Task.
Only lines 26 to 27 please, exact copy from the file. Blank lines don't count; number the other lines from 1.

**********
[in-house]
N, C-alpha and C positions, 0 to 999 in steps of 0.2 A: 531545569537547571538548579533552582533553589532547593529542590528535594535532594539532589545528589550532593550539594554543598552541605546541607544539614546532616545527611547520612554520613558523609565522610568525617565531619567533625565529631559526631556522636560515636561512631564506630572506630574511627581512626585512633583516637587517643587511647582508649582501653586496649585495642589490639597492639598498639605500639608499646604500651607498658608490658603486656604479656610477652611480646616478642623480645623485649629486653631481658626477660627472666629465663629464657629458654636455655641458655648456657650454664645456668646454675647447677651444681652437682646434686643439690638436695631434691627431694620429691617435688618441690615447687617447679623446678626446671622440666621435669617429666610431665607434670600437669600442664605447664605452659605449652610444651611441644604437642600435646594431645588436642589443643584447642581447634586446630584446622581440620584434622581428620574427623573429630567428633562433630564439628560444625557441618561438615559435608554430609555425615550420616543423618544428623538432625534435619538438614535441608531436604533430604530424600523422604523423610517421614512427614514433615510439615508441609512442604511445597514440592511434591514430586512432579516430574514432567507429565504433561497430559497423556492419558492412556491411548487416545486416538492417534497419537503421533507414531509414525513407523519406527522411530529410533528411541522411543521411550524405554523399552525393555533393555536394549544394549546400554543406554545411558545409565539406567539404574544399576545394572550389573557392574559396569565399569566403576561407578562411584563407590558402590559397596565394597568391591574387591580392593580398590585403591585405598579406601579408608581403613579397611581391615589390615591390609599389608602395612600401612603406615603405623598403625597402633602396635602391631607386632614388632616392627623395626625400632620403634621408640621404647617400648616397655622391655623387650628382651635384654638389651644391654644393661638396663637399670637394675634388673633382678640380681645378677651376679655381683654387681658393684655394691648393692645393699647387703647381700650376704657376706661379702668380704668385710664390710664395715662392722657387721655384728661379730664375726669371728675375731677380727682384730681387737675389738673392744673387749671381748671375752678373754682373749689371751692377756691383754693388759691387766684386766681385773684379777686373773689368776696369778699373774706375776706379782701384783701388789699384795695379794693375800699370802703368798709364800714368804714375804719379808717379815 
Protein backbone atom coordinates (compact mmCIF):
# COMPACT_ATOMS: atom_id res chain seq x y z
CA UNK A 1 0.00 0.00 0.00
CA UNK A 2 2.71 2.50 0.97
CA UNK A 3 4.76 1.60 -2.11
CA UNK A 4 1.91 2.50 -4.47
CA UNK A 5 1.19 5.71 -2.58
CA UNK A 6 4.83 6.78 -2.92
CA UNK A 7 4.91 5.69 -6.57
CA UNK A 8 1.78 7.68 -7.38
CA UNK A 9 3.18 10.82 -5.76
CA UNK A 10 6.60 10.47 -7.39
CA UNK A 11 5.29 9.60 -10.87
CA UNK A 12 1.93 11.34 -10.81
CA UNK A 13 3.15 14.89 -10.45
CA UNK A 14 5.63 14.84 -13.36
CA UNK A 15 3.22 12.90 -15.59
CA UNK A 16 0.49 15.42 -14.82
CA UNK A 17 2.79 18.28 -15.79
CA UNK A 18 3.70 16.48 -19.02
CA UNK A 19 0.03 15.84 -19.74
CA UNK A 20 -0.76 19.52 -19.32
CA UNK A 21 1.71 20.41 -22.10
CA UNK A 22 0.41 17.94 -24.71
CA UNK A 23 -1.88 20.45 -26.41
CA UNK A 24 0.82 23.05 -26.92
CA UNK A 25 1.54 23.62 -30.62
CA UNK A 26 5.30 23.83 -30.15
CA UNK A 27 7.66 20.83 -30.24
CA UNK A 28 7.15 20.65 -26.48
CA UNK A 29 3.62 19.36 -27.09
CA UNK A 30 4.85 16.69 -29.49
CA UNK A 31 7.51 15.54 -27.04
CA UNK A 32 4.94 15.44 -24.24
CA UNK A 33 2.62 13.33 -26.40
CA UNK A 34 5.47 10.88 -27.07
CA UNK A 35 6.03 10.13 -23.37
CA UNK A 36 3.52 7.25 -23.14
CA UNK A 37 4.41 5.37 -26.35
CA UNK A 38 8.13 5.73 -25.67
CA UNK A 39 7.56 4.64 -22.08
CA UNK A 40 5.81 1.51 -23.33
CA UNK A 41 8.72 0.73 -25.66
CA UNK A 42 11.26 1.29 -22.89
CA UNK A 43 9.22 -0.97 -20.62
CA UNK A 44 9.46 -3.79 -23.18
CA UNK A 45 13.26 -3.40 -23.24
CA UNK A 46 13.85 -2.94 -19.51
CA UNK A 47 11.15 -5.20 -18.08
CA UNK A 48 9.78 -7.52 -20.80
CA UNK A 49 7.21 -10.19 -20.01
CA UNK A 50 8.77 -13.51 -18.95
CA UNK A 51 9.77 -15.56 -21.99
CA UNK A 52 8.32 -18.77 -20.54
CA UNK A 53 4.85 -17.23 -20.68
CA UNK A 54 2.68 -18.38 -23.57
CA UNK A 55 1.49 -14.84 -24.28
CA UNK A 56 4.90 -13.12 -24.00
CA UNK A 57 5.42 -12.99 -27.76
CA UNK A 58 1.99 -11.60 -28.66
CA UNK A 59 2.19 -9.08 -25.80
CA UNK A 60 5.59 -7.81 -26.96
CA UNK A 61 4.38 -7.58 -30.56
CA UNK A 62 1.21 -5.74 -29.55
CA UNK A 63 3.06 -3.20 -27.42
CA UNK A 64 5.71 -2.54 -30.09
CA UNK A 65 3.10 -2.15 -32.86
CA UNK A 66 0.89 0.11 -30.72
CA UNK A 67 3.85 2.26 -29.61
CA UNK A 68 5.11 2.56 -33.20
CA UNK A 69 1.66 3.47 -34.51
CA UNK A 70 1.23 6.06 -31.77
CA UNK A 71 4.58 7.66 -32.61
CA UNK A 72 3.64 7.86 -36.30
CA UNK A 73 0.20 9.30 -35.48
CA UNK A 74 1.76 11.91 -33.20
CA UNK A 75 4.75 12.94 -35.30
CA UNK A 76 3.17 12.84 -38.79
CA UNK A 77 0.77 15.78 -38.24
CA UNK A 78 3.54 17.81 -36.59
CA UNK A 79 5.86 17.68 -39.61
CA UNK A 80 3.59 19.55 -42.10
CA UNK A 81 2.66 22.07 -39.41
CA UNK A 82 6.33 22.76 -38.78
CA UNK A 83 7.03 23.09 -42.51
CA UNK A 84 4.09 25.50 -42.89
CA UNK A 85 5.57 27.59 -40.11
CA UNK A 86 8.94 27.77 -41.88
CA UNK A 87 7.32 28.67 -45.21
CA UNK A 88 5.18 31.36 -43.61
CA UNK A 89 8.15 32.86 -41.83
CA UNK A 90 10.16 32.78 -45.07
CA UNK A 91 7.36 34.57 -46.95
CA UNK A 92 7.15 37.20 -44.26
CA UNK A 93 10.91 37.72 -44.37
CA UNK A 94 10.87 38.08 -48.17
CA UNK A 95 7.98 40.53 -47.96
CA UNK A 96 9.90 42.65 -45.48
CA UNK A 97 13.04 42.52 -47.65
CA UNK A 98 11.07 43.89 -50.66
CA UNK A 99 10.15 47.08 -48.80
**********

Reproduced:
CA UNK A 22 0.41 17.94 -24.71
CA UNK A 23 -1.88 20.45 -26.41